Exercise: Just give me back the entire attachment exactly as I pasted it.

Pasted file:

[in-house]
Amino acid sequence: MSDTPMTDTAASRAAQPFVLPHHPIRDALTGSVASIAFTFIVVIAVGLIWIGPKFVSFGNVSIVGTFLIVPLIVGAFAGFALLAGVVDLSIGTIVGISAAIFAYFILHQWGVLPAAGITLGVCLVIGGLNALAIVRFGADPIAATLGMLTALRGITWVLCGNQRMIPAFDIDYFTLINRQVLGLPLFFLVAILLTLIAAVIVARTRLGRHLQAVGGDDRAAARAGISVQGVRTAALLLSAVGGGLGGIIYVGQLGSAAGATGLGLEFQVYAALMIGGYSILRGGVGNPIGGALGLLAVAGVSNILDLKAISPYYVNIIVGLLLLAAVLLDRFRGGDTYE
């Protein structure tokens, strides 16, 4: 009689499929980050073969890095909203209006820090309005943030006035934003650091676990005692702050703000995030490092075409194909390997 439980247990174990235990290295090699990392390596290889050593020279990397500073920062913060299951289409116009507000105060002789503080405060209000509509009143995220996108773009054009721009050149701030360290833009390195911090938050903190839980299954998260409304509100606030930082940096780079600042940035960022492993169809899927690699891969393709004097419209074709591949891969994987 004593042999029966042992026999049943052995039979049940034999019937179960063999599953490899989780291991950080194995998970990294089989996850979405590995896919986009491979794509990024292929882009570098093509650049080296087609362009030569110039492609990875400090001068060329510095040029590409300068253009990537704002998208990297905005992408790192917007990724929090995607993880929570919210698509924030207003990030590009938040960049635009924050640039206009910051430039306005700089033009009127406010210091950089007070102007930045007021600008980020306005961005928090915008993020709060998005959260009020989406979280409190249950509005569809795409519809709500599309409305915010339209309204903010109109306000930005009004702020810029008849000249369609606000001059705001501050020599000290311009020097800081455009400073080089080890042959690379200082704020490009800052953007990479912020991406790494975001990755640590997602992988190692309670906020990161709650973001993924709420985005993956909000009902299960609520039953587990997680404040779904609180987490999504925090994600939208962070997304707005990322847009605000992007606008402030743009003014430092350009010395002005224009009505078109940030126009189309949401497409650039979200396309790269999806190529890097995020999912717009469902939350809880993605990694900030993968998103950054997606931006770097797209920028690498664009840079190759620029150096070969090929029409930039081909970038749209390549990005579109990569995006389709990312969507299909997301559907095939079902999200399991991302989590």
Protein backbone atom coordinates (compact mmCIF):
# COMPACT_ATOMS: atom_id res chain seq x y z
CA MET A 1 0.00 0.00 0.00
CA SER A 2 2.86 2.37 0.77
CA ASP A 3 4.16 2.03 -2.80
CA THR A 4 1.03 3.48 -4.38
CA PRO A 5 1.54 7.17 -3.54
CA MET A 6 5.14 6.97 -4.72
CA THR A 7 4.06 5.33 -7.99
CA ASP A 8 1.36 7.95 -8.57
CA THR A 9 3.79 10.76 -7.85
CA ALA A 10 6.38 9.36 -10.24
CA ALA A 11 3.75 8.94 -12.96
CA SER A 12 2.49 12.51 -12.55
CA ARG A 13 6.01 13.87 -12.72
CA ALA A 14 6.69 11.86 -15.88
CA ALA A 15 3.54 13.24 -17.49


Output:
[in-house]
Amino acid sequence: MSDTPMTDTAASRAAQPFVLPHHPIRDALTGSVASIAFTFIVVIAVGLIWIGPKFVSFGNVSIVGTFLIVPLIVGAFAGFALLAGVVDLSIGTIVGISAAIFAYFILHQWGVLPAAGITLGVCLVIGGLNALAIVRFGADPIAATLGMLTALRGITWVLCGNQRMIPAFDIDYFTLINRQVLGLPLFFLVAILLTLIAAVIVARTRLGRHLQAVGGDDRAAARAGISVQGVRTAALLLSAVGGGLGGIIYVGQLGSAAGATGLGLEFQVYAALMIGGYSILRGGVGNPIGGALGLLAVAGVSNILDLKAISPYYVNIIVGLLLLAAVLLDRFRGGDTYE
């Protein structure tokens, strides 16, 4: 009689499929980050073969890095909203209006820090309005943030006035934003650091676990005692702050703000995030490092075409194909390997 439980247990174990235990290295090699990392390596290889050593020279990397500073920062913060299951289409116009507000105060002789503080405060209000509509009143995220996108773009054009721009050149701030360290833009390195911090938050903190839980299954998260409304509100606030930082940096780079600042940035960022492993169809899927690699891969393709004097419209074709591949891969994987 004593042999029966042992026999049943052995039979049940034999019937179960063999599953490899989780291991950080194995998970990294089989996850979405590995896919986009491979794509990024292929882009570098093509650049080296087609362009030569110039492609990875400090001068060329510095040029590409300068253009990537704002998208990297905005992408790192917007990724929090995607993880929570919210698509924030207003990030590009938040960049635009924050640039206009910051430039306005700089033009009127406010210091950089007070102007930045007021600008980020306005961005928090915008993020709060998005959260009020989406979280409190249950509005569809795409519809709500599309409305915010339209309204903010109109306000930005009004702020810029008849000249369609606000001059705001501050020599000290311009020097800081455009400073080089080890042959690379200082704020490009800052953007990479912020991406790494975001990755640590997602992988190692309670906020990161709650973001993924709420985005993956909000009902299960609520039953587990997680404040779904609180987490999504925090994600939208962070997304707005990322847009605000992007606008402030743009003014430092350009010395002005224009009505078109940030126009189309949401497409650039979200396309790269999806190529890097995020999912717009469902939350809880993605990694900030993968998103950054997606931006770097797209920028690498664009840079190759620029150096070969090929029409930039081909970038749209390549990005579109990569995006389709990312969507299909997301559907095939079902999200399991991302989590």
Protein backbone atom coordinates (compact mmCIF):
# COMPACT_ATOMS: atom_id res chain seq x y z
CA MET A 1 0.00 0.00 0.00
CA SER A 2 2.86 2.37 0.77
CA ASP A 3 4.16 2.03 -2.80
CA THR A 4 1.03 3.48 -4.38
CA PRO A 5 1.54 7.17 -3.54
CA MET A 6 5.14 6.97 -4.72
CA THR A 7 4.06 5.33 -7.99
CA ASP A 8 1.36 7.95 -8.57
CA THR A 9 3.79 10.76 -7.85
CA ALA A 10 6.38 9.36 -10.24
CA ALA A 11 3.75 8.94 -12.96
CA SER A 12 2.49 12.51 -12.55
CA ARG A 13 6.01 13.87 -12.72
CA ALA A 14 6.69 11.86 -15.88
CA ALA A 15 3.54 13.24 -17.49